I spoke to a client this week (we’ll call her ‘Mary’), whom I have worked with in my Psychotherapy Practice on and off for years. She was in her early thirties when we first began working together. During our first session she told me “You really should talk with my Mother. She knows me better than I know myself.” Fast forward to today. Mary is now forty-five. During the ensuing years, she has been through a marriage, a divorce, another long-term relationship and its break-up, the launch and management of her now very successful business, and breast cancer.
Today Mary looks to herself to arrive at her own truth. It has been my privilege to watch her evolve into “knowing” and valuing herself from the inside out, versus looking to external voices to tell her who she is and what is best for her. She is doing great… a survivor of some disappointment and despair along the way, who has become a thriver, developing strength, inspiration and potent wisdom through these hardships.
But like many women of her generation, Mary always imagined and desired marriage and children in her life. Her childlessness by circumstance, a reality for so many, has become increasingly common — putting years of energy into academic achievements, working around the clock for two decades in her business, marrying the wrong man, not yet finding the right one and now past her child-bearing years.
During our session, at the start of this holiday season, she articulated, what I have heard many times from others, about what it feels like to be a woman without children during the holidays:
“Everyone seems interested in the whereabouts of my siblings on the holidays, because they have children. No one seems to notice or as interested in my plans. I feel rootless, wondering from home to home… and am expected to… because I can.”
This may sound self-pitying, but trust me — that is not her nature. But it IS her truth… and it is important that she expressed these feelings because they are real, because they come in waves — especially around charged catalysts like the holidays, and because its expression is a necessary release and avenue to reach the other side.
How many of us feel the same way? What do you experience as a single woman or man, or even as a partner in a relationship without children during the holidays? Do you experience sporadic feelings of displacement or isolation? Do you have difficulty feeling “grateful” during Thanksgiving or “joyous” during the Christmas/Chanukah Holidays or New Years? If so, what steps do you take to get through it?
I invite you to share your thoughts so that we can develop a healing dialogue and perhaps offer one another some timely words of wisdom along the way. Meanwhile, I’d like to share some of my own:
Here are Six Solid Holiday Blues Solutions for the Single and Childless
- Attune: Address any uncomfortable feelings you may experience (lonely, sad, resentful, envious, etc.). What we resist persists, so the first step is to always acknowledge these feelings. There is no shame in recognizing them. They are a part of the human experience.
- Connect: Reach out to someone (a friend, family member, therapist, clergy) if you feel it would be helpful to express these thoughts or feelings so that you are not ruminating, alone or ashamed of them.
- Remember: This state of emotion is temporal: Remind yourself that, while these feelings are important to notice, you do not have to stay here. No emotion is ever final.
- Re-evaluate: This state of emotion is permeable: You can refocus your attention and reprogram the meaning of the holidays for yourself. For example, you can decide — (yes, it is a choice) — to perceive this experience as a time of freedom vs. isolation. What other things (besides your possible vision of your own relationship and family) could be fun and meaningful to you? Is it a party for one with a bubble bath with candles and music playing? Is it a great book to cozy up to next to a fireplace? Is it a drive to a beautiful sacred spot? A yoga class, hike, massage etc? A progressive party, visiting friends and family by choice vs. obligation? I for one, have come to enjoy the “wanderer” experience … offering the opportunity to come and go as I please, in my own time and in my own way. It’s quite wonderful actually, very freeing and joyful! If you crave connecting with children, there are so many ways to do so. How about spending juicy quality time with your and nieces and nephews, or volunteering with children who may be especially sad during the holidays, without a loving family or place to call home. This could most certainly prove to be a very timely and mutual blessing.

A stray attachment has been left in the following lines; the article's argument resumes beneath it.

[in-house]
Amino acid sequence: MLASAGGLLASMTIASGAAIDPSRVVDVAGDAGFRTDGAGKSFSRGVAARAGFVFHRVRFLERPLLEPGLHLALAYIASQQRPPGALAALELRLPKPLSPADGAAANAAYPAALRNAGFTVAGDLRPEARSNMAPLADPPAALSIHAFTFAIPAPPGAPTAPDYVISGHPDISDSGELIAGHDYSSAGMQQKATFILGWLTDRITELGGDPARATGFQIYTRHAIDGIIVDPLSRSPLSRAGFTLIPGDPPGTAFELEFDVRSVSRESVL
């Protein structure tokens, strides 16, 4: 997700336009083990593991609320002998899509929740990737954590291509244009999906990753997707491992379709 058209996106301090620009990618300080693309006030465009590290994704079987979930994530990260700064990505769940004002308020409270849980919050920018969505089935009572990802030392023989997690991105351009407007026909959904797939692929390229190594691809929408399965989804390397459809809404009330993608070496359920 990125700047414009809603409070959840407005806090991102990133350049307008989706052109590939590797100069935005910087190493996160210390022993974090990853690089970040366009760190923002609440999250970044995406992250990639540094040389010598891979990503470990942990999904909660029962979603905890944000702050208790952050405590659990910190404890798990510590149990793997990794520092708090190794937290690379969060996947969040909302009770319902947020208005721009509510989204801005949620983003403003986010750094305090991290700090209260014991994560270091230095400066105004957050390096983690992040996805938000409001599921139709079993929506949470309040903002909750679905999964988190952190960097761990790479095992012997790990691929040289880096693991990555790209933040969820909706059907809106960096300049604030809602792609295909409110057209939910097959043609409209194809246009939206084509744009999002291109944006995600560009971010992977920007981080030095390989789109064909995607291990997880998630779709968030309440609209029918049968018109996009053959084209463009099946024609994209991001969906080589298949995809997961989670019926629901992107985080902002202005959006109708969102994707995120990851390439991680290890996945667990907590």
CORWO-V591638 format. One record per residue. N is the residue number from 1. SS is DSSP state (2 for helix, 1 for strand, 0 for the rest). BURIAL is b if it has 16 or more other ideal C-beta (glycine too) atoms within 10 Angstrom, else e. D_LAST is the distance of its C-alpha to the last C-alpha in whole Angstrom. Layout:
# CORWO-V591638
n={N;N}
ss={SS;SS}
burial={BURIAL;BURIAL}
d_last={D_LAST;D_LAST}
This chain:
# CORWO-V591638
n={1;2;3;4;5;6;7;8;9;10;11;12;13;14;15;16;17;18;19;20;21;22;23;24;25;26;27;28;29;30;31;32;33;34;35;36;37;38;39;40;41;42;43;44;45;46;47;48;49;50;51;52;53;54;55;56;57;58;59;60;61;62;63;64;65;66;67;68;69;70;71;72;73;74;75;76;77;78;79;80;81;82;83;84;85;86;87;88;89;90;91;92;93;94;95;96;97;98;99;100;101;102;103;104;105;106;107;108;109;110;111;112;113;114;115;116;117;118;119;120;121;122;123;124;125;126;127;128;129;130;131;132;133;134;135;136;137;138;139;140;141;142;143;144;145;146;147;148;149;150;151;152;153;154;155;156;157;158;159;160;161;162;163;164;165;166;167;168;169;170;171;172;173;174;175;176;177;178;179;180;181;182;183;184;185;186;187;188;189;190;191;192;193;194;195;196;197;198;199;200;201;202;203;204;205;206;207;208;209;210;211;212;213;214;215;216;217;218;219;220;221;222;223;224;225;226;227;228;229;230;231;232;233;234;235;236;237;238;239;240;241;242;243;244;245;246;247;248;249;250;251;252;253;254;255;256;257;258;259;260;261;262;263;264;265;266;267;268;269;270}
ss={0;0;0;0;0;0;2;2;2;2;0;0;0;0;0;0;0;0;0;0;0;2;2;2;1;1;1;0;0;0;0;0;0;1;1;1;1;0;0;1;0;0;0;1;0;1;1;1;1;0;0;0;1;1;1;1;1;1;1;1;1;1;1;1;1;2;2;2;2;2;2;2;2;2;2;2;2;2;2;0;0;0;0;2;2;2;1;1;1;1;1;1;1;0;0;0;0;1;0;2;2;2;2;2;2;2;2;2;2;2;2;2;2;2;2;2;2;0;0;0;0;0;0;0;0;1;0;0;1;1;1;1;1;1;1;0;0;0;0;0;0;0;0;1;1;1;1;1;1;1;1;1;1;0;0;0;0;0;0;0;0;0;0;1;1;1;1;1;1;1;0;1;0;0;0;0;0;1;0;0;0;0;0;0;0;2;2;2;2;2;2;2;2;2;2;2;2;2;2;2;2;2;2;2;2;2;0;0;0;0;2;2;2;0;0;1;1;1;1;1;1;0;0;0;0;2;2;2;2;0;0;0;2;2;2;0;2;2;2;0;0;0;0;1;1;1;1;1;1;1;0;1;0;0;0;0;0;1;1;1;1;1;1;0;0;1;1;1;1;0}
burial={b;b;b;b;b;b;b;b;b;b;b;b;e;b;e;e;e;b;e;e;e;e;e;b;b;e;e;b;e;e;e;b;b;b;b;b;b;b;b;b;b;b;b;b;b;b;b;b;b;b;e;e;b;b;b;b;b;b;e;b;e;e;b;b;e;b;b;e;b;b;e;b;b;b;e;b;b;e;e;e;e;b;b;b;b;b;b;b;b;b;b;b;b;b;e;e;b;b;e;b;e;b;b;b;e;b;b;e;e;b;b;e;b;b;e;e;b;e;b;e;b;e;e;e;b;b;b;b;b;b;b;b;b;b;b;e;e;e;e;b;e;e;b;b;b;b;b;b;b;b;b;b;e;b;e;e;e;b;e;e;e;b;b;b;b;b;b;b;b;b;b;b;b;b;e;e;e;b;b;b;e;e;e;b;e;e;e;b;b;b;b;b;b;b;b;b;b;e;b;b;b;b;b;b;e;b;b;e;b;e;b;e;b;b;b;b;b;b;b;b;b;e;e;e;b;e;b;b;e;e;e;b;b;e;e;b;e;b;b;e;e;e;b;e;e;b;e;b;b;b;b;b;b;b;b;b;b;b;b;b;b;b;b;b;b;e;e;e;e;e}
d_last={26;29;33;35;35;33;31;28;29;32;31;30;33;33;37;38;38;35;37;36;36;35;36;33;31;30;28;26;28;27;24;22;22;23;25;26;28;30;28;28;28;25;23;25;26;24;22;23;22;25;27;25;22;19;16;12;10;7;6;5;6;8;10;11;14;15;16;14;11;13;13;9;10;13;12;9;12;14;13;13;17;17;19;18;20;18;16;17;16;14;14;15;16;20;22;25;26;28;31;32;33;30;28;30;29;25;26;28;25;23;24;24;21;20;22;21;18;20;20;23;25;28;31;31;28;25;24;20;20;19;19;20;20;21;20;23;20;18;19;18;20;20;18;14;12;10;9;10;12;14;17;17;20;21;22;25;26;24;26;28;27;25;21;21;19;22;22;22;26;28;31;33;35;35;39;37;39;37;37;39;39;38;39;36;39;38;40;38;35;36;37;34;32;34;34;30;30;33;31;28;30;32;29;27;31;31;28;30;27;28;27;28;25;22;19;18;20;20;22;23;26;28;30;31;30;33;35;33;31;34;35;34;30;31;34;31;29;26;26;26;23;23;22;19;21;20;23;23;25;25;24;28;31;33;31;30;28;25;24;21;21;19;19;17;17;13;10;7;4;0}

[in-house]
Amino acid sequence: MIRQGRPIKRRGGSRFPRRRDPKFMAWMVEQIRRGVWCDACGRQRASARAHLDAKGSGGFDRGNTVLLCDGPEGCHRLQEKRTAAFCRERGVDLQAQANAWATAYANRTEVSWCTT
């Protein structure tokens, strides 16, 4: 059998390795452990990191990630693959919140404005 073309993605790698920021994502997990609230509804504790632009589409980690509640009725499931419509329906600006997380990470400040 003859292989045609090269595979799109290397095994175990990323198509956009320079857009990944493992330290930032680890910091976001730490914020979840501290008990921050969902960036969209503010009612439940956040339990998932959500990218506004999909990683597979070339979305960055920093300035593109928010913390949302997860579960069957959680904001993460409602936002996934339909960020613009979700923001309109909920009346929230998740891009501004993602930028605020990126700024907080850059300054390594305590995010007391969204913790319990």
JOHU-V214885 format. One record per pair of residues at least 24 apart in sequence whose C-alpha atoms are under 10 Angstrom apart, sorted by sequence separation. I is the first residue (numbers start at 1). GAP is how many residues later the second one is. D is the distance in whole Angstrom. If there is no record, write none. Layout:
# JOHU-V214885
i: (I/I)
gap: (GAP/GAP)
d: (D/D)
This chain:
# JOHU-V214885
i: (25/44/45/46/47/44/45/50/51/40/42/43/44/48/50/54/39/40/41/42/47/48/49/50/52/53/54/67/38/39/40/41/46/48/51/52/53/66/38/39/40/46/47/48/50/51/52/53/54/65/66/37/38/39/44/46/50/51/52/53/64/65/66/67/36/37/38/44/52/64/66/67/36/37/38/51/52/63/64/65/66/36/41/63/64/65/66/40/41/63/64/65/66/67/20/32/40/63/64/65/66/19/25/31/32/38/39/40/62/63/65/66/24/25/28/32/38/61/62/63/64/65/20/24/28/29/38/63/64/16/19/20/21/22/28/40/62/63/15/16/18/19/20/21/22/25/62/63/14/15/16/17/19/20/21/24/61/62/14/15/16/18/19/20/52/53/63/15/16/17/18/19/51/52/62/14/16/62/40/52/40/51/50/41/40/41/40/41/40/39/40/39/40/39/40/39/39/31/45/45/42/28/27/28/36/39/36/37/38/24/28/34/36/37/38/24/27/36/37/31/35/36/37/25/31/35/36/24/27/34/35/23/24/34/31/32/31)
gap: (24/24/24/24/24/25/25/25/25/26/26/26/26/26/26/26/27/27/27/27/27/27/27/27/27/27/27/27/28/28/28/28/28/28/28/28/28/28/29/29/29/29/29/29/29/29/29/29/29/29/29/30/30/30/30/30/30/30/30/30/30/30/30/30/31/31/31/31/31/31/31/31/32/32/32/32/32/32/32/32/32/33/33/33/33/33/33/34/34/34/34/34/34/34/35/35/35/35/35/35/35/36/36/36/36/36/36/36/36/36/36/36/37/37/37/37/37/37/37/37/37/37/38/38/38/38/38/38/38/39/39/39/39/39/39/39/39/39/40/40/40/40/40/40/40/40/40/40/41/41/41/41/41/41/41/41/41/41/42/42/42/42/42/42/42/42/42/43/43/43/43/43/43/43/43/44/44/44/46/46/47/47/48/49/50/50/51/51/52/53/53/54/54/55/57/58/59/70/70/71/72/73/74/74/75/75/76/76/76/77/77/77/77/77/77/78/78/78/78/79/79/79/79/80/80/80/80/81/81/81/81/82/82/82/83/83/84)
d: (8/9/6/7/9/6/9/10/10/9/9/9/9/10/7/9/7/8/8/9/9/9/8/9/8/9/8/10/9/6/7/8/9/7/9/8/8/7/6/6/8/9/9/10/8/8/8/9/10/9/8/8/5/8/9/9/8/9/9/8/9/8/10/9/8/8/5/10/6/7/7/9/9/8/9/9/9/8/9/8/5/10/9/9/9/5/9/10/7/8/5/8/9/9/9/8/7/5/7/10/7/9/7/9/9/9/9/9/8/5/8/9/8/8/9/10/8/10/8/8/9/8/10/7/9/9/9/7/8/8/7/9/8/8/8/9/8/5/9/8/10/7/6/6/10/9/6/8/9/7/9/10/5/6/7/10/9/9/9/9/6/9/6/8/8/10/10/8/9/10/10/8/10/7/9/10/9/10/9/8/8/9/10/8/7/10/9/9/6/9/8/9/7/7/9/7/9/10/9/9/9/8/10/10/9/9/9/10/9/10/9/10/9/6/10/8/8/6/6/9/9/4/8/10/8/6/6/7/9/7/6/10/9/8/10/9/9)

- Experience the transformative power of Gratitude: Once we get ourselves over the hump of transitioning the feelings of lack into an acknowledgment of all that is abundant in our lives, we get to party with life again.
- This is an ever-green tool kit process that is always available to you: You can use this formula to transform any previous discomfort into opportunity, in all areas of your life. It’s all a matter of perception, decision and self-motivated action.
I hope these suggestions serve as a template for positive coping strategies during other holidays and celebrations that may trigger melancholy (Valentines Day, Mother’s Day, Father’s Day, birthdays, etc.). Life is all too brief to short-change ourselves, just because everything we have hoped and expected in our lives has not come to fruition. As feelings of regret or void may surface at times, let us rejoice in our power to reclaim what IS, embracing and enjoying all the positive relationships, experiences and contributions that are our enduring legacy.
We are a community of souls — each striving for happiness and fulfillment. Look around you — you are not alone.
Originally published at medium.com